Which Healthy Eating Nudges Work Best? A Meta-Analysis of Field Experiments
Cadario, Romain, and Pierre Chandon. "Which healthy eating nudges work best? A meta-analysis of field experiments." Marketing Science 39.3 (2020): 465-486.
54 Pages Posted: 21 Dec 2017 Last revised: 16 May 2022
Date Written: September 21, 2018
We examine the effectiveness in field settings of seven healthy eating nudges, classified according to whether they are 1) cognitively-oriented, such as “descriptive nutritional labeling,” “evaluative nutritional labeling,” or “visibility enhancements”; 2) affectively-oriented, such as “hedonic enhancements or “healthy eating calls”; or 3) behaviorally-oriented, such as “convenience enhancements” or “size enhancements.” Our multivariate three-level meta-analysis of 299 effect sizes, controlling for eating behavior, population, and study characteristics, yields a standardized mean difference (Cohen’s d) of .23 (equivalent to -124 kcal/day). Effect sizes increase as the focus of the nudges shifts from cognition (d=.12, -64 kcal) to affect (d=.24, -129 kcal) to behavior (d=.39, -209 kcal). Interventions are more effective at reducing unhealthy eating than increasing healthy eating or reducing total eating. Effect sizes are larger in the US than in other countries; in restaurants or cafeterias than in grocery stores; and in studies including a control group. Effect sizes are similar for food selection vs. consumption, for children vs. adults, and are independent of study duration. Compared to the typical nudge study (d=.12), one implementing the best nudge scenario can expect a six-fold increase in effectiveness (to d=.74), with half due to switching from cognitively-oriented to behaviorally-oriented nudges.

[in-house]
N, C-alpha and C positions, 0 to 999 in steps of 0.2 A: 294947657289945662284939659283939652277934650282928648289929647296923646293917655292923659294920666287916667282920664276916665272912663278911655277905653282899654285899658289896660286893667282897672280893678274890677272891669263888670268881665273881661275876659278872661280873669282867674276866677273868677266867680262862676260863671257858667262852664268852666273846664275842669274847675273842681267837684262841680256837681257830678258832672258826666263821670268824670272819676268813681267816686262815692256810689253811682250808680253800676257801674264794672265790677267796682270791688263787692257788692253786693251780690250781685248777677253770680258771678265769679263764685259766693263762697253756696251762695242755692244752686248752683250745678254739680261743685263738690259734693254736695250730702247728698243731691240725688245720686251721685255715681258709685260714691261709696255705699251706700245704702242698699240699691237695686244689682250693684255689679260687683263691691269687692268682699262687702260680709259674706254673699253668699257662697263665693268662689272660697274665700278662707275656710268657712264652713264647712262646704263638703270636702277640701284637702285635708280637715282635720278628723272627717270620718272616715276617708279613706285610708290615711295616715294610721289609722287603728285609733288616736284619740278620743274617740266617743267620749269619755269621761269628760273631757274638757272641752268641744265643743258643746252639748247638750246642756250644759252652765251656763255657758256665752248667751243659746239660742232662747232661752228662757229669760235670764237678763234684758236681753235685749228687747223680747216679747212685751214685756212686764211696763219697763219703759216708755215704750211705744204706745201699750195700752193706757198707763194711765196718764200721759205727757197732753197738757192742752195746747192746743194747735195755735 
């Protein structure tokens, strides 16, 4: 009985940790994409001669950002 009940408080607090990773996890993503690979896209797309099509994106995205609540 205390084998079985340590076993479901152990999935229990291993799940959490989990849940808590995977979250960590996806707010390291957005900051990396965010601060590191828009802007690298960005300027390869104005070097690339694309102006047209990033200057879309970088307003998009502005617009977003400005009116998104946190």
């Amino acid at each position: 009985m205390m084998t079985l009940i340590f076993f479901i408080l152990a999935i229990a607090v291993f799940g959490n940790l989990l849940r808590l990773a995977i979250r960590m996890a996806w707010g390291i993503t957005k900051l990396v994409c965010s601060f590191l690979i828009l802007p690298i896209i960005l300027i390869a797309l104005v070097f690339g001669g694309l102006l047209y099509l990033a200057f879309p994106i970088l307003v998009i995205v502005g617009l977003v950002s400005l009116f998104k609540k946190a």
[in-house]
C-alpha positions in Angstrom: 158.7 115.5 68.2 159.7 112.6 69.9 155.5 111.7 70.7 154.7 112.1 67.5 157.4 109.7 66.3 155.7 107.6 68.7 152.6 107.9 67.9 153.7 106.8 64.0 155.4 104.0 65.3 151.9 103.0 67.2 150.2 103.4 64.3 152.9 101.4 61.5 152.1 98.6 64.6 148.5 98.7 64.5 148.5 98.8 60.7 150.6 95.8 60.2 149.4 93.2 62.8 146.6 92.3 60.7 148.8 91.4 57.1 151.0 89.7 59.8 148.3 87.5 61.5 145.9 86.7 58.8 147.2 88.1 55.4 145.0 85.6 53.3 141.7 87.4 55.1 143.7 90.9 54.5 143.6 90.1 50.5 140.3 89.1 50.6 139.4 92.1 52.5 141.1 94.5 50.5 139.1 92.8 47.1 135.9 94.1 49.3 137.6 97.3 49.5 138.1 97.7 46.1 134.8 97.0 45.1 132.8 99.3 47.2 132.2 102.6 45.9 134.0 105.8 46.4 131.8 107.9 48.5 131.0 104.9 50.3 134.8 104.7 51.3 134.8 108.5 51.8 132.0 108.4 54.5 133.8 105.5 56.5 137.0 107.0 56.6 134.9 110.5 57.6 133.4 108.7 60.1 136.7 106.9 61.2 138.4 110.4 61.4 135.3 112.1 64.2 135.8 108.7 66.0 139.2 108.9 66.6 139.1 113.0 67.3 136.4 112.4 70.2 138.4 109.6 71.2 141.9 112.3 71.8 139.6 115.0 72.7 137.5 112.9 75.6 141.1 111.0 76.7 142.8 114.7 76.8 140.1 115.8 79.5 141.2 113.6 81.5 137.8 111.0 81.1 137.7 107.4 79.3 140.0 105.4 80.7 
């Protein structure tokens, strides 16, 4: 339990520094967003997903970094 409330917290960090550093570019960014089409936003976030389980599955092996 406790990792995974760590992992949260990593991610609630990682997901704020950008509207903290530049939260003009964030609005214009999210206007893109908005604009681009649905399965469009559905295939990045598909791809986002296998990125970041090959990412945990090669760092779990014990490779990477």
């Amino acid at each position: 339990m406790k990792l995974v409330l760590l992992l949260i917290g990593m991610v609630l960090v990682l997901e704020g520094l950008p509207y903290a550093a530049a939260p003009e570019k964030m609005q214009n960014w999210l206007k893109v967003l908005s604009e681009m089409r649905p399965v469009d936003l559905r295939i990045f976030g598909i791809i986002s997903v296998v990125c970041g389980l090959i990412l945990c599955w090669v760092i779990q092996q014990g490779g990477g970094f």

Keywords: Meta-analysis, Health, Food, Field Experiment, Nudge, Choice Architecture
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